< March 2021 newsletter


Have your say on Waiheke Island rāhui

The Ministry of Primary Industries is calling for public submissions on the Ngāti Pāoa imposed rāhui around Waiheke Island. The closing date for submissions is Monday 22 March 2021.

The ban relates to the harvesting of four species of kaimoana - i.e. scallops, mussels, crayfish and pāua - the aim being to restore their declining numbers.

The MPI website backgrounding the rāhui states:

 “Ngāti Pāoa consider that a temporary closure will recognise and provide for the customary management practices of tangata whenua in the exercise of their non-commercial fishing rights and allow time for scallop, mussel, rock lobster, and pāua stocks in the area to replenish and increase in number and size.”

According to the Ngāti Pāoa application, the purpose for closure is to replenish these taonga species to ensure the customary practice of gathering kaimoana for whānau (recreational take) and for tribal gatherings such as hui (meetings), tangihanga (funerals), wānanga (workshops) and marae hui.

You can read the rāhui application by clicking HERE.

Please see below some aspects of the proposed rāhui for consideration when making your submission.

There are good reasons to support measures to protect the marine environment, including species that are depleted and in need of a rebuild. There is no argument that there has been a decline in the density of harvestable kaimoana since human arrival. According to the  State of the Gulf Report 2020 the causes are primarily recreational fishing and commercial fishing, sedimentation, and pollution. However, aspects of the rāhui application need to be clarified and where necessary, amended. For instance:

  • The ban on the harvesting of kaimoana should be based on scientific research, not anecdotal evidence. The reality is that degradation of the marine life around Waiheke is not limited to shellfish, and overfishing/overharvesting is not the sole reason, as outlined by the Waiheke Marine Project Report:

“Tīkapa Moana is under threat from numerous factors including population and tourism growth around the Gulf, increased sedimentation, overfishing, pollution, invasive pests, and climate change. These factors have degraded marine habitats, upset the natural biodiversity and balance, and significantly reduced kelp forests, shellfish beds, and the number and size of fish to name just a few – all of which has been witnessed, first-hand, by islanders who enjoy its waters.” (p. 10)

  • The proposed rāhui would apply to the entire coastline of Waiheke, extending out 1 nautical mile (1.8km). Independent scientific research is needed to justify the scope and extent of the area covered by the rāhui.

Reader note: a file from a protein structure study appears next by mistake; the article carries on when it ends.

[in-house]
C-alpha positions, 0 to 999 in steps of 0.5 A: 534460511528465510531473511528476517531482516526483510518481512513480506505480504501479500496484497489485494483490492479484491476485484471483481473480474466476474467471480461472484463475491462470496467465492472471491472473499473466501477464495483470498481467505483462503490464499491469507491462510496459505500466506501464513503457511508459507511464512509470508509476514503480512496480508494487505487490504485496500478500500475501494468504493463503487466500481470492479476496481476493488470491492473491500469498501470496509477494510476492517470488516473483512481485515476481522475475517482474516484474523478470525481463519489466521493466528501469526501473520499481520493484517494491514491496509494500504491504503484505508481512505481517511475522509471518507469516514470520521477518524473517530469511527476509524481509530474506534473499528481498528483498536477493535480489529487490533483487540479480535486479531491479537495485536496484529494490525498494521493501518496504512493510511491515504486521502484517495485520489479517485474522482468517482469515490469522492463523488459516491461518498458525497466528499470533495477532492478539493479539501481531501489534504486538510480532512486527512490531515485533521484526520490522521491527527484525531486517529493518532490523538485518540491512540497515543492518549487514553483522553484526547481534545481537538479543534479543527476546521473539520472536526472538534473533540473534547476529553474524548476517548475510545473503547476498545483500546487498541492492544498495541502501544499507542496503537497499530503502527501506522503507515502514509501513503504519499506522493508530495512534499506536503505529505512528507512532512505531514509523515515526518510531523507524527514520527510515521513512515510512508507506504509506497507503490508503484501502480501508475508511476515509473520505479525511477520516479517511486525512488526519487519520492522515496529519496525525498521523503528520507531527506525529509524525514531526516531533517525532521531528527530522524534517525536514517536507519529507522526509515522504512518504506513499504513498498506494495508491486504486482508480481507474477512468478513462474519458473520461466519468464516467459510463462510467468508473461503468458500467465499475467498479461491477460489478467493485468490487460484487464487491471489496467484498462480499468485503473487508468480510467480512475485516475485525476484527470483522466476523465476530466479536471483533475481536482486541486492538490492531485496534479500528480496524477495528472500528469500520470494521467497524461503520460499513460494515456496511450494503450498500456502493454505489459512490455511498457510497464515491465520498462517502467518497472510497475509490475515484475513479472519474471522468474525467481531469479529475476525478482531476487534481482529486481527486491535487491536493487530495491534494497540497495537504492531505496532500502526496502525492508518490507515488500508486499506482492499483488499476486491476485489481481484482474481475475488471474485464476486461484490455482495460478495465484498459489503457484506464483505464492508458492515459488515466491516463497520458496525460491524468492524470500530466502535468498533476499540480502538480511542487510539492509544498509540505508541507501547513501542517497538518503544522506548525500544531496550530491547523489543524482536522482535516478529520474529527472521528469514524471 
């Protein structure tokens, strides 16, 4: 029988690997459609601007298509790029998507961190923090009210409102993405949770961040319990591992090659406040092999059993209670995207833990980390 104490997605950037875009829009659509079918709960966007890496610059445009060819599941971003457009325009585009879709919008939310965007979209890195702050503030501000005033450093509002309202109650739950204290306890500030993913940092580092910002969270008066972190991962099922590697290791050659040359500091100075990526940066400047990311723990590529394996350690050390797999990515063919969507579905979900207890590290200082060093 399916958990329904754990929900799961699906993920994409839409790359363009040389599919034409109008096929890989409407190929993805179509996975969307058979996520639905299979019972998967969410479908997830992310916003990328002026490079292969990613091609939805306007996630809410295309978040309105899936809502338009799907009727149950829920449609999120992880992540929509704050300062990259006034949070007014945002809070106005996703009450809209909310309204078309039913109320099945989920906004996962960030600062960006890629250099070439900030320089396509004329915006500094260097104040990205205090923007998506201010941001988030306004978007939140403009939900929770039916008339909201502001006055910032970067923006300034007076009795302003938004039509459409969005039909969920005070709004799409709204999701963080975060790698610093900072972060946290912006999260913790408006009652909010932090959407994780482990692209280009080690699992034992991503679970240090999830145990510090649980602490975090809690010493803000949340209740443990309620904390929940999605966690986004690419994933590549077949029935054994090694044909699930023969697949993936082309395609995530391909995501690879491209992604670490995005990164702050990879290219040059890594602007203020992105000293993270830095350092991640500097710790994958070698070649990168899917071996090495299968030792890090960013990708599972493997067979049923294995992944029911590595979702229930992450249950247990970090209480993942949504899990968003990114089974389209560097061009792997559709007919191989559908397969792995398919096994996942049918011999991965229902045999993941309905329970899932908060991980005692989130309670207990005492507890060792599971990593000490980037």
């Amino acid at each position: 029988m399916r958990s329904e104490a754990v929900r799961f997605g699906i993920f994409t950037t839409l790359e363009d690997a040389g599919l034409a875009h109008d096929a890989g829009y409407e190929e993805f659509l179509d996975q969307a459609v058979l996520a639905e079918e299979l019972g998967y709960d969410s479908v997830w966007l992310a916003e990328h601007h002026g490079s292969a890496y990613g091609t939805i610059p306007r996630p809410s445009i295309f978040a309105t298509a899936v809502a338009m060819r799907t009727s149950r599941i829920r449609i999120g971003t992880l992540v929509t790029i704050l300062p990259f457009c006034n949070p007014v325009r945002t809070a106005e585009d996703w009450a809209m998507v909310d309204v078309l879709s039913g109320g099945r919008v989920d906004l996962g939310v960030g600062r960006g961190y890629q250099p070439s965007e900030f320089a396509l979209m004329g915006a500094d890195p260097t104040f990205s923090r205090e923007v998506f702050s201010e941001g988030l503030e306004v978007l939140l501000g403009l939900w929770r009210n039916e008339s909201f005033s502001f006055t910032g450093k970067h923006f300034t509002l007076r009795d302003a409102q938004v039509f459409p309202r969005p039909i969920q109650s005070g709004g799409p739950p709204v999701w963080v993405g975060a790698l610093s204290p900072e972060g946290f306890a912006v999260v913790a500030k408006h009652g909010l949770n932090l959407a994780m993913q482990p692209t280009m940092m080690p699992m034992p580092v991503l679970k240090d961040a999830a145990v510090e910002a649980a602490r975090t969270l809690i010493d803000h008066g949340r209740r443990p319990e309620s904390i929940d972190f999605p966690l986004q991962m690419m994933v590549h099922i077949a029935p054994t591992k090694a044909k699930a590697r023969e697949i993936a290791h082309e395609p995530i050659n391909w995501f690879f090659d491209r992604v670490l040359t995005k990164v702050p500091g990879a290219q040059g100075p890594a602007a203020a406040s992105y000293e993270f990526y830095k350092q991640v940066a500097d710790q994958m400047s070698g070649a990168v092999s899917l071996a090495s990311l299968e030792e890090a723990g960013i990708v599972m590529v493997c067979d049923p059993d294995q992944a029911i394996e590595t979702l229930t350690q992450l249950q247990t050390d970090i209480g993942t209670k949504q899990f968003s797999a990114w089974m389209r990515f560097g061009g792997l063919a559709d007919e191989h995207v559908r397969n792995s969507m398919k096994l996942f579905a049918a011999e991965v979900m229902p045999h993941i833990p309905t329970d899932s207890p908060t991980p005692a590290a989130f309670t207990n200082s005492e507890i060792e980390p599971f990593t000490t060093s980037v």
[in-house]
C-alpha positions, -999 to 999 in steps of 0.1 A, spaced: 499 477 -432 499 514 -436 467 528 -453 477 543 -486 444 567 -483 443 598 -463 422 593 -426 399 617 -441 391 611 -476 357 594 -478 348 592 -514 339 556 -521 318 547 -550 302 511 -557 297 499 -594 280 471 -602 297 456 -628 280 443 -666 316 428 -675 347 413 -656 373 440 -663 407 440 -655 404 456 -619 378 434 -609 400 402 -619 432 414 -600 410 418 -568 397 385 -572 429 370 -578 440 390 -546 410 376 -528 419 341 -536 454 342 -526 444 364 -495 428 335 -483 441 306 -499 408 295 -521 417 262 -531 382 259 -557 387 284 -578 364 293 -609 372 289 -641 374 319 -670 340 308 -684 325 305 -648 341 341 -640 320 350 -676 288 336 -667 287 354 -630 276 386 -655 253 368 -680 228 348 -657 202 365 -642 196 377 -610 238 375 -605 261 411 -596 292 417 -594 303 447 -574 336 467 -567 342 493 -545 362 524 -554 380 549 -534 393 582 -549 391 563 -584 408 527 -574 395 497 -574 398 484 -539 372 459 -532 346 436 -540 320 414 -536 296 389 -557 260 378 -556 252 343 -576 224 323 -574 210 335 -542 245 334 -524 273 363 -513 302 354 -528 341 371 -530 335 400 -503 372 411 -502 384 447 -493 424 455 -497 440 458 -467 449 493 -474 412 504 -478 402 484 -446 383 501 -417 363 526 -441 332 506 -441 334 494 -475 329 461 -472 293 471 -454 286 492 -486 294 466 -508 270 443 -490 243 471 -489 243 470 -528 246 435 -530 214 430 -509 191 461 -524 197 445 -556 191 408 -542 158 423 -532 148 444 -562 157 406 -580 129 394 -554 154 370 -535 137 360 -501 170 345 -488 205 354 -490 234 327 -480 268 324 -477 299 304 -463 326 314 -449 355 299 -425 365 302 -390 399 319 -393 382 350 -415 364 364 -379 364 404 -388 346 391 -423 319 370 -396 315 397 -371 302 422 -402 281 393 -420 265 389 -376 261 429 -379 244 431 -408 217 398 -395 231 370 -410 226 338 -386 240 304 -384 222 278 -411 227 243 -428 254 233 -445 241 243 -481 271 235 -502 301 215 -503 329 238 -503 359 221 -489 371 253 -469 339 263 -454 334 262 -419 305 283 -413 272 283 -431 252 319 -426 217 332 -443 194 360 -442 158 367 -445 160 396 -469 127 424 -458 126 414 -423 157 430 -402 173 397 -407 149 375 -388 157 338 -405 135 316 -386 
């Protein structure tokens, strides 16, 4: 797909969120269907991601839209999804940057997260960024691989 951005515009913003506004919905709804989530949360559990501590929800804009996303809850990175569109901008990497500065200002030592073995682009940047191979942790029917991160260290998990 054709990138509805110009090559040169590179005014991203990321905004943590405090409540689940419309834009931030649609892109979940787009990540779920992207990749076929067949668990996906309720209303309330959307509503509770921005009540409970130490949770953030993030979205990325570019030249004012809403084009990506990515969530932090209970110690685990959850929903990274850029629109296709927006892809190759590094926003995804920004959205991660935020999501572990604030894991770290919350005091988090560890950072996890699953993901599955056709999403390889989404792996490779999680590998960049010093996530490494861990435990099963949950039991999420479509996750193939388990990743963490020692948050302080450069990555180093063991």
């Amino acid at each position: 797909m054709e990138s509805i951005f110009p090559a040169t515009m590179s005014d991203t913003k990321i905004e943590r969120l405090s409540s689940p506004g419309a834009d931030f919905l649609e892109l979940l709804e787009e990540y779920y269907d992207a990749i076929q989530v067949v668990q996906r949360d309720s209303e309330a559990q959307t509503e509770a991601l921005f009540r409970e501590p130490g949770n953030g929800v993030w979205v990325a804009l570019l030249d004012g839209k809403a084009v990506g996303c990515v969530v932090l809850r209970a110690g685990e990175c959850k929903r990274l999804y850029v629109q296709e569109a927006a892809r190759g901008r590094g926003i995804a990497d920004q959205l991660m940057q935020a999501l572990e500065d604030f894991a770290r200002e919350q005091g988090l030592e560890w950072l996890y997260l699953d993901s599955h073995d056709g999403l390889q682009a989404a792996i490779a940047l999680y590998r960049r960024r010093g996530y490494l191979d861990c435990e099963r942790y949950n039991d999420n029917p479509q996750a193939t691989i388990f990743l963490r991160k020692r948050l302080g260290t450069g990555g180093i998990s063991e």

• If the rāhui is given legal approval, ‘no-take’ should apply to all, with no exceptions.
  • It is noted that Ngāti Pāoa have indicated that the rāhui is likely to last longer than the two years initially sought, and they may seek to have it roll over several times. Clarification is needed as to the ongoing management. The responsibility for making the decision that adequate regeneration would have deemed to have occurred, allowing for the ban to be lifted, should not be handed over to any self-selected community group or groups. Instead, the final decision should remain with representatives of our democratically elected governing bodies, who accountable to all the community - as should the ongoing management.

 While there is support for this rāhui, there is also considerable opposition. Over 1,600 people have added their names to the petition ‘Protect access to Waiheke’s coast & safeguard democracy in NZ’. The petition is evidence that claims by Ngāti Pāoa of community consensus is an exaggeration. You can read the reasons for the petition and sign it by clicking HERE.

The placing of this rāhui by Ngāti Pāoa around the coastline of Waiheke appears to be a manifestation of a proposal mooted in the Sea Change Plan, i.e. the establishment of ‘Ahu Moana’ zones around the entire coastline of the Hauraki Gulf Marine Park, including all islands. Ahu Moana are described in the Plan as a 50:50 co-management areas between mana whenua and local communities. See pages 48 -50 of Sea Change Hauraki Gulf Plan Marine Spatial Plan.

For more information on the rāhui, visit the MPI website ‘Proposed temporary closure around Waiheke Island to the harvest of scallops, mussels, rock lobster, and pāua, by clicking HERE.

The closing date for submissions is 5pm on 22 March 2021.  Email your submission to: [email protected]

Media coverage

Stuff: Auckland iwi Ngāti Pāoa place rāhui around Waiheke to protect declining kaimoana

For further thoughts on the proposed rāhui, please see the article on the Democracy Action website: ‘NGĀTI PĀOA TAKES THE LAW INTO ITS OWN HANDS’

 

Go back to the March 2021 newsletter


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